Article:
must have been preserved, as handed down and subsequently reduced to writing by simple persons, awe-struck under such extraordinary events.

d It is the general opinion that the Magi came from Arabia. Pliny and Ptolemy (Grotius, in loc.) name Arabian Magi; and the gifts were considered the produce of that country. But in fact gold, myrrh, and frankincense, are too common in the East, and too generally used as presents to a superior, to indicate, with any certainty, the place from whence they came. If, indeed, by Arabia be meant not the peninsula, but the whole district reaching to the Euphrates, this notion may be true; but it more probable that they came from beyond the Euphrates.




writings to an authoritative declaration as to the circumstances of the Messiah's birth; so, if any event should occur, contrary to their version of the prophecies, either to commit them on the side of the ruling powers, or altogether to invalidate the expectation, that was dangerously brooding in the popular mind. The subtlety of Herod's character is as strikingly exhibited in his pretended resolution to join the Magians in their worship of the new-born king, as his relentless decision, when the Magians did not return to Jerusalem, in commanding the general massacre of all the infants under the age of two years, in Bethlehem and its district.



Egypt, where, by divine command, the parents of Jesus took refuge, was but a few days' Flight into journey, on a line perpetually frequented by regular caravans; and in that country, those who fled from Palestine could scarcely fail to meet with hospitable reception, among some of that second nation of Jews, who inhabited Alexandria and its neighbourhood.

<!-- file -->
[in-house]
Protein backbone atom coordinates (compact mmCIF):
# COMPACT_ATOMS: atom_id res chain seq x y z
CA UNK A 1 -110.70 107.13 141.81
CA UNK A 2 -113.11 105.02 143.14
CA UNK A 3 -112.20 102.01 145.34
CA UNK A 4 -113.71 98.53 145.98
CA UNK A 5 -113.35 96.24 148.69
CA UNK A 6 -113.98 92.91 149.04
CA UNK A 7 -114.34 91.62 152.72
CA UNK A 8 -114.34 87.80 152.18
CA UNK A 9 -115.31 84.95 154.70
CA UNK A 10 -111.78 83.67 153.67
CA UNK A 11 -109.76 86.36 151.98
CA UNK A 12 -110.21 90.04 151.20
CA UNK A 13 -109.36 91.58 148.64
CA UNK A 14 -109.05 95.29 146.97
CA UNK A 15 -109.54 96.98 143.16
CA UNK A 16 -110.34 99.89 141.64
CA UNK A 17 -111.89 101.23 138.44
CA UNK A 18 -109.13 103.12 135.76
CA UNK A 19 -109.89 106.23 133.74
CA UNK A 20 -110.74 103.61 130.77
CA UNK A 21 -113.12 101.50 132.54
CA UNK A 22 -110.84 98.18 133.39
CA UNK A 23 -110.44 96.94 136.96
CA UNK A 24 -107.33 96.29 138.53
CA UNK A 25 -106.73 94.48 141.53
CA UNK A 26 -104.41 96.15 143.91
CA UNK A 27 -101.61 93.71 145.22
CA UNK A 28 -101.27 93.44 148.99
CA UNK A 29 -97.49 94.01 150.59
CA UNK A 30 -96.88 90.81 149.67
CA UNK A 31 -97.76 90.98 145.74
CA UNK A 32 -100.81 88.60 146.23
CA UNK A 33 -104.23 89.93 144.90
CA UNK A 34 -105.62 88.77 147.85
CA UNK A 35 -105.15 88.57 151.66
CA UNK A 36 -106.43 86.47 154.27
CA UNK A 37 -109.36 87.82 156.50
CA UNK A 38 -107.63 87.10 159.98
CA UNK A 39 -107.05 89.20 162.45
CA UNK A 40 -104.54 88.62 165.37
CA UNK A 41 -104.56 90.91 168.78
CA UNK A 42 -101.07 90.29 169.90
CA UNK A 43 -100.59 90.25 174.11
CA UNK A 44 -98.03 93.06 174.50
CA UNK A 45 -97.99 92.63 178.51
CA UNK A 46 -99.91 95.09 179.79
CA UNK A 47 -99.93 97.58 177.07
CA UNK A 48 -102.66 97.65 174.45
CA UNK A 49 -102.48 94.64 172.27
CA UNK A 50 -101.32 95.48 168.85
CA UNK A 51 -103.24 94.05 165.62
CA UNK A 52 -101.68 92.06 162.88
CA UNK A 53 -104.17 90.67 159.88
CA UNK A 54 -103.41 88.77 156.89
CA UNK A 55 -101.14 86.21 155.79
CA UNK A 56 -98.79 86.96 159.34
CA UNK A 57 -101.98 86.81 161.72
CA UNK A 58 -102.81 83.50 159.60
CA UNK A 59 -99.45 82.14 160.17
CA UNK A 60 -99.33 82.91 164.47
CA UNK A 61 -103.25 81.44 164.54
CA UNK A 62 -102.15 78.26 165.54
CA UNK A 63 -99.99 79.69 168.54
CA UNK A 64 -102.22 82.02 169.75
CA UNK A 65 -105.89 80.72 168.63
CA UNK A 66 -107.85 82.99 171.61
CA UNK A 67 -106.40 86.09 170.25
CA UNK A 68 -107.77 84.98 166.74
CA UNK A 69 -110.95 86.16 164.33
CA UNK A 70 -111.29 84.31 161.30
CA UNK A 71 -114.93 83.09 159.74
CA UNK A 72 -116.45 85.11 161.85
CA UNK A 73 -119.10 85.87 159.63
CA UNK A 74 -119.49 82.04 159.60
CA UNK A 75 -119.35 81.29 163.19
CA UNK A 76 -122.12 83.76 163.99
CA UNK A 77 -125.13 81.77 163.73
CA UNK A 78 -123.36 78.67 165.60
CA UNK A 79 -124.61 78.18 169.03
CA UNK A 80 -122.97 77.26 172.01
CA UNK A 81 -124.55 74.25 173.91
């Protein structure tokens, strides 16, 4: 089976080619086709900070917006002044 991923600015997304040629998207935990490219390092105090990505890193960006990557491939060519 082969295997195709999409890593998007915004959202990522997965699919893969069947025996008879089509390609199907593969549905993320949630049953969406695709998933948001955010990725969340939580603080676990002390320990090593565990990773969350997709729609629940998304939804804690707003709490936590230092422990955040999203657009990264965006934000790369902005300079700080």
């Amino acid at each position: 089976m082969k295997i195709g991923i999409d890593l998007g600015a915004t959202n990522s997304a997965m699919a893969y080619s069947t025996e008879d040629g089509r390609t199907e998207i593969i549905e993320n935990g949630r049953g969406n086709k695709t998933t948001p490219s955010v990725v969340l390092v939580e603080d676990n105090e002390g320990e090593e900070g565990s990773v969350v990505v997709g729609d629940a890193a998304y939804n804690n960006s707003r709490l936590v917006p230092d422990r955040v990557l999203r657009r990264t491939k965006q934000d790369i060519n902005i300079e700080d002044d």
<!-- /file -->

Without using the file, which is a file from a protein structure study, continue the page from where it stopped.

e The murder of the Innocents is a curious instance of the reaction of legendary extravagance on the plain truth of the evangelic history. The Greek church canonised the 14,000 Innocents; and another notion, founded on a misinterpretation of Revelations (xiv. 3), swelled the number to 144,000. The former, at least, was the common belief of the Church, though even in our Liturgy the latter has in some degree been sanctioned, by retaining the chapter of Revelations as the epistle for the day. Even later, Jeremy Taylor, in his Life of Christ, admits the 14,000 without scruple, or rather without thought. The error did not

escape the notice of the acute adversaries of Christianity, who, impeaching this extravagant tale, attempted to bring the evangelic narrative into discredit. Vossius, I believe, was the first divine who pointed out the monstrous absurdity of supposing such a number of infant children in so small a village. Matt. ii. 13-18.

Some of the Rabbinical stories accuse Jesus of having brought "his enchantments" out of Egypt. (Lightfoot, xi. 45.) There is no satisfactory evidence as to the antiquity of these notions, or, absurd as they are, they might be some testimony to the authenticity of this part of the Chris